The CPPP stands for the COPA Pilot Proficiency Program series, training events normally presented over the course of an entire weekend. Mini meant it was a special one-day training event focused on a single topic. This Saturday it was weather.

I learned the CPPP programs represent more than simply recurrent training. Their goal is to push the discussion toward the mastery level on a topic for each participant, similar to what professional pilots might learn at recurrent training on topics like aeronautical decision making, how to best fly the airplanes and even when not to fly the airplane. The goal is to better understand the why behind a task such as when pulling the parachute is the best solution to a problem.

Thirty five people spent the day at the Mini-CPPP to learn more about weather. Rob Mark

Jerry Seckler, dean of COPA University’s college of flight operations, taught the first session of the day about the physics of thunderstorm creation and of course storm avoidance. His second block looked at the whys of aircraft icing.

What I thought made the icing session impressive was Seckler’s focus on not just the physics, but the tools that create a workable winter flying plan and the elements necessary to create or build on the pilot’s decision making skills related to flying in clouds that might have freezing precipitation hiding inside. Seckler was clear from the beginning that a quick weather briefing and then hoping for the best when flying in potential icing conditions is not a workable strategy for any pilot. He began with simple tips, like fueling the airplane the night before, even if you store it in a hangar because, “Pumping ice cold fuel into a warm airplane can turn your wings to frost.”

He spoke to the specifics of why ice is hazardous. “Ice increases weight, so the wing must compensate with more lift by increasing angle of attack,” he said. “That kills airspeed. Ice on the wing also changes the airfoil’s shape and reduces the wing’s ability to create lift, an issue that demands an even larger angle of attack.” Interactively with the group, the room was reminded that antennas and wheel pants ice up too and that also increases drag. Then there’s ice on the propeller that reduces thrust, not to mention that with ice on the airfoil, that increases the aircraft’s stall speed. He asked the room to offer up a minimum airspeed for a Cirrus in icing conditions that pilots should know about, before the increasing stall speed crosses the line with the decreasing airspeed number. Few had a really good idea.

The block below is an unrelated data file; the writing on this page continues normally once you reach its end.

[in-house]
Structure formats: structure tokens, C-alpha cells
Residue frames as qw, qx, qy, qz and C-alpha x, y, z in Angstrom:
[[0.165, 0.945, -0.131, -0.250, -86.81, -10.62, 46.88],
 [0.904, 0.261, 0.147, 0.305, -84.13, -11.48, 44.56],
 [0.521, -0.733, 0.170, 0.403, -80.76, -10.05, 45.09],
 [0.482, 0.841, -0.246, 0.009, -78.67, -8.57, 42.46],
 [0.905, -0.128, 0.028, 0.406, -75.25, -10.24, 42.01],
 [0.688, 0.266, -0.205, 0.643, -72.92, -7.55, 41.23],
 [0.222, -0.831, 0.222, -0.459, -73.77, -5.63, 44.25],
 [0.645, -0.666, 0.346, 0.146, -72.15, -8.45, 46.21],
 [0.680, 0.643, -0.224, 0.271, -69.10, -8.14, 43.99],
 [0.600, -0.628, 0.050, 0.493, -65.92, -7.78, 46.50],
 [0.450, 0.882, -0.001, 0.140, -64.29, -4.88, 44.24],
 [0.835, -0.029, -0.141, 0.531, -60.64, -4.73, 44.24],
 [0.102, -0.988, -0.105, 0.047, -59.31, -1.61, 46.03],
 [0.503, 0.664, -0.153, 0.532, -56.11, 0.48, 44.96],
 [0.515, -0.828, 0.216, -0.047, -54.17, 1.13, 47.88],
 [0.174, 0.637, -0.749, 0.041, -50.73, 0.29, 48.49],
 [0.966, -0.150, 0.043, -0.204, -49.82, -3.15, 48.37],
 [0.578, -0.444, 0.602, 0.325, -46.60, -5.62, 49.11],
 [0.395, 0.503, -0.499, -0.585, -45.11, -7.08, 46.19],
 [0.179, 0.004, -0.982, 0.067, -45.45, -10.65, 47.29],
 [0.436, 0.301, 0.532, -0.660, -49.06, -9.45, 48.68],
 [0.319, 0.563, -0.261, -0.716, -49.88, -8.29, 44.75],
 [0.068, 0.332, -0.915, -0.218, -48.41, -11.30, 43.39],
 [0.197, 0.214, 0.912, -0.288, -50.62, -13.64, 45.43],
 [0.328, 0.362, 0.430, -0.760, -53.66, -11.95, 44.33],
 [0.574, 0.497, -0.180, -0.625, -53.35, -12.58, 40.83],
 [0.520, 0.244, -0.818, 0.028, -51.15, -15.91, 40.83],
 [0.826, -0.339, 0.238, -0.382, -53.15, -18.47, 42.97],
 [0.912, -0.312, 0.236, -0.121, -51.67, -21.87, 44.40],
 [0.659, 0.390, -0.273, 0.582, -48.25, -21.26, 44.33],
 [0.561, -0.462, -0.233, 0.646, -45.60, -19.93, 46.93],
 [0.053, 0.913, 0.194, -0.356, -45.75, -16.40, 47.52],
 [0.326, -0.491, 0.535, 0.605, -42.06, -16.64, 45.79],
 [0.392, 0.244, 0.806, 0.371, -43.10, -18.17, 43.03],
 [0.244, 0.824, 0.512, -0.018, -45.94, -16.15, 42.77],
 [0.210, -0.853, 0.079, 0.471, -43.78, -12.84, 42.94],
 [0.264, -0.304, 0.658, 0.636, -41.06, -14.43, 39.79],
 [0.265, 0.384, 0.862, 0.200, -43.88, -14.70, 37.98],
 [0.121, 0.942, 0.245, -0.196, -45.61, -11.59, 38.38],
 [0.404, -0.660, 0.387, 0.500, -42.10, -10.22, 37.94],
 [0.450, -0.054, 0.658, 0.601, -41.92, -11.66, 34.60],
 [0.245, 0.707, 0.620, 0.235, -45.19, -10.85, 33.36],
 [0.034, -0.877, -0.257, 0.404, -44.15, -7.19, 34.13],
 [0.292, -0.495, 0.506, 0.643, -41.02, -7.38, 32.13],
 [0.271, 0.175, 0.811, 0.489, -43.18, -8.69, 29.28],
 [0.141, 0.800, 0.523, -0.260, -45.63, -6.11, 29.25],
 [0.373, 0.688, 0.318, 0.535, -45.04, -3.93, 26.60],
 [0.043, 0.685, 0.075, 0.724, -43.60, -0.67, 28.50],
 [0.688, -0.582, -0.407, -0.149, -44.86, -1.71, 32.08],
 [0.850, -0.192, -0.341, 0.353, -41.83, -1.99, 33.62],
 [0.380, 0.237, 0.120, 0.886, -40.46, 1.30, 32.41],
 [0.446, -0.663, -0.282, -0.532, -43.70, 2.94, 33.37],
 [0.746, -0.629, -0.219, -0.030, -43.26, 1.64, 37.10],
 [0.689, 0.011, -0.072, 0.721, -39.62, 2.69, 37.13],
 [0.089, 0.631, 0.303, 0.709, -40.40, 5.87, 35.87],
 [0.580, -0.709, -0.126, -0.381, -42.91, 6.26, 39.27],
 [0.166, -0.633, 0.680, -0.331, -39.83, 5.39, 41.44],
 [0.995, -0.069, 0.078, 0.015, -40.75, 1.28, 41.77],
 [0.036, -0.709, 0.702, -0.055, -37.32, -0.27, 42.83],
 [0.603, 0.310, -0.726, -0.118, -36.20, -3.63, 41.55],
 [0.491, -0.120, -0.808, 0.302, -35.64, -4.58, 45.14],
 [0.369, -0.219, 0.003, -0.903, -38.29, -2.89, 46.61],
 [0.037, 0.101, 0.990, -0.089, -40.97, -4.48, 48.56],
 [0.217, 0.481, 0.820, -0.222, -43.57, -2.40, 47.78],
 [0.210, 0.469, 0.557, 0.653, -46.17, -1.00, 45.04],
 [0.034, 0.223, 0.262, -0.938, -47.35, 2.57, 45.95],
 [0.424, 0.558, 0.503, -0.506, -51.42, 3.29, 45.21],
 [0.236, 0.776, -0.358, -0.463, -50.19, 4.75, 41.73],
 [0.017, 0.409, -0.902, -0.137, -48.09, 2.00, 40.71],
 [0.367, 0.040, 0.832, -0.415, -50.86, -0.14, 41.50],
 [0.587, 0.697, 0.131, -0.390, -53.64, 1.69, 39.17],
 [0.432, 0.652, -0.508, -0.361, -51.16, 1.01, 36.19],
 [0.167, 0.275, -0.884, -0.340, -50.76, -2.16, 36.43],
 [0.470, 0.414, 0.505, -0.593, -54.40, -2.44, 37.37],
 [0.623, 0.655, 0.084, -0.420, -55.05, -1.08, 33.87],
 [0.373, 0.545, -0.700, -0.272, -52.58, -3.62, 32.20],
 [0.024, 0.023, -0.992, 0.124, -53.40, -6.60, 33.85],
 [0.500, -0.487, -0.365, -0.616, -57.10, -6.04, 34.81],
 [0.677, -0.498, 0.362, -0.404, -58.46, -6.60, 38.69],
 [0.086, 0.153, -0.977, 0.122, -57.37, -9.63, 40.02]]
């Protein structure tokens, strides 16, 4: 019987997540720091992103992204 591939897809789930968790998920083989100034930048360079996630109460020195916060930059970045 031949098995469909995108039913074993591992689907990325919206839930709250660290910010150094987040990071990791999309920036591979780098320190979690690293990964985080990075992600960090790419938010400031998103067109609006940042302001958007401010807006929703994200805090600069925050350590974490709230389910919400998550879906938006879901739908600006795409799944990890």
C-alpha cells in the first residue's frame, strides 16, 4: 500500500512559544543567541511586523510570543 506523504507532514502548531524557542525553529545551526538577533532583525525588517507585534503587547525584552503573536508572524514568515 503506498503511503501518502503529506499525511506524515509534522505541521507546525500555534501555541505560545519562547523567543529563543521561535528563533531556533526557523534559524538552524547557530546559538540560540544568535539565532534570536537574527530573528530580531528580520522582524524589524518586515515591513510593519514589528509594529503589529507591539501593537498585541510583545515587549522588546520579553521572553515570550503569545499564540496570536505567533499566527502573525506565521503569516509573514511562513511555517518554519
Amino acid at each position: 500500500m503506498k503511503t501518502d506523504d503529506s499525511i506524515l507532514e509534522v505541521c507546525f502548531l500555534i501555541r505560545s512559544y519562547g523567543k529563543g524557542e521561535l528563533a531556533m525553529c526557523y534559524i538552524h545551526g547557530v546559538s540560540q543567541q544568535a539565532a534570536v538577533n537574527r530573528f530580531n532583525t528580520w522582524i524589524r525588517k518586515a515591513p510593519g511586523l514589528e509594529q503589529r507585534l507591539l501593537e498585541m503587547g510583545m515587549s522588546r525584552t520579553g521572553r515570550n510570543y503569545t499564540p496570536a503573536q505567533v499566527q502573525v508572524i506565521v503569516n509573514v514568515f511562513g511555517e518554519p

During the rest of the morning, Seckler detailed a number of useful icing forecast tools like Aviation, as well as a few that might not be quite as effective. He spoke to topics often unknown to many pilots attempting to navigate icing conditions like soundings and satellite pictures. He showed us how to calculate bases and cloud tops for flight in icing conditions and went on to prove his calculations were more than his own theory.

The Mini-CPPP’s morning session ended with a discussion focused around pilot judgment, a great esoteric topic many people believe simply can’t be taught. The logic Seckler used was similar to the thought process many pilots use when it comes to flying in areas of thunderstorms. Making a risky flight in questionable weather, or one in which the pilot may have used some shaky briefings and then successfully navigating areas of storms or ice proves nothing. Even worse, it breeds a cavalier attitude that somehow makes a pilot think that success was based on their brilliant thinking, when in actuality it was nothing more than plain dumb luck. Areas of thunderstorms or ice successfully avoided today have a shelf life that ends when the airplane is pushed back into the hangar. When you’ve seen one thunderstorms or ice-laden cloud, you’ve seen one thunderstorm or ice cloud. They continue to change by the hour and often by the minute.

When things don’t feel right Seckler said, “Better to head for a known safe haven than to keep pressing on in questionable weather. Don’t forget, you can always turn around,” although he acknowledged GA pilots really hate that option.

While he wasn’t in attendance at this day’s Mini-CPPP, Rick Beach said something later that would have summed up the day’s training pretty accurately. “Success has many fathers; failure is an orphan — until some advocates take on that challenge to bring about change”

Rob MarkAuthor
Rob Mark is an award-winning journalist, business jet pilot, flight instructor, and blogger.